US Veterans Urge Drone Pilots to Disobey Orders

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( — September 19, 2015) — As the US Air Force copes with retaining drone operators due to the stress of the job, a new ad posted in Air Force Times encourages drone pilots to disobey orders, Russia Today reported.

Posting an ad in Air Force Times, a US organization that fights against armed drones, KnowDrones, urging military drone operators to refuse orders to fly attack missions, stating it violates the international law.

Arguing that drone operators do not know what they’re getting into when they sign up for the job, KnowDrones coordinator Nick Mottern told RT that ad is urging drone pilots to “follow their conscience and do the right thing.”   

“Given the fact that the president and Congress won’t act to stop this, we’re appealing directly to the people who are being ordered to do the killing, and who have to bear the weight of this on their conscience to put a stop to it,” Mottern told RT.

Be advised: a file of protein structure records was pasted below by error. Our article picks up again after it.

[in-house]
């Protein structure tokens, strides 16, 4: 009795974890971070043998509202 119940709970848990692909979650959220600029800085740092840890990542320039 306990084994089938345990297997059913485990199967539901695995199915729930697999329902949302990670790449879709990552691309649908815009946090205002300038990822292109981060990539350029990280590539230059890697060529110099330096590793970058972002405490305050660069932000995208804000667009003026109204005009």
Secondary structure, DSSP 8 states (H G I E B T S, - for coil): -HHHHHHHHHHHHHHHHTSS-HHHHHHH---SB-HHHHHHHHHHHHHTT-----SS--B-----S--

Running an ad in magazine is expensive, so the move is supported by numerous US veteran’s organizations such as Iraq Veterans Against the War, Code Pink and Veterans for Peace, and it was funded using the crowdfunding website GoFundMe.

“It costs over $5,000 to run this half-page ad for one week, and the vast amount of that money came from military and ex-military people.” Mottern said.

According to the Bureau of Investigative Journalism, US drones are involved in taking 6,069 lives during missions in Afghanistan, Pakistan, Yemen and Somalia. Giving that it is just a smaller part of US military interventions across the world since this new technology became operative, that number is significantly higher.

“These attacks, which are also terrorizing thousands, are undermining principles of international law and human rights, such as those enumerated in EU,” the ad reads calling on the Principle IV of the International Human rights law written in 1948.

 “So, yes, you do have a choice – and liability under the law. Choose the moral one. Choose the legal one,” the ad continue.

In a 54-page field study from 2014, the Government Accountability Office found that the Air Force “faces challenges to recruit, develop, and retain pilots and build their morale.”

According to report, 57 percent of drone pilots said that they work more than 50 hours a week last year as the Air Force drone pilot recruitment fell short by 39 percent.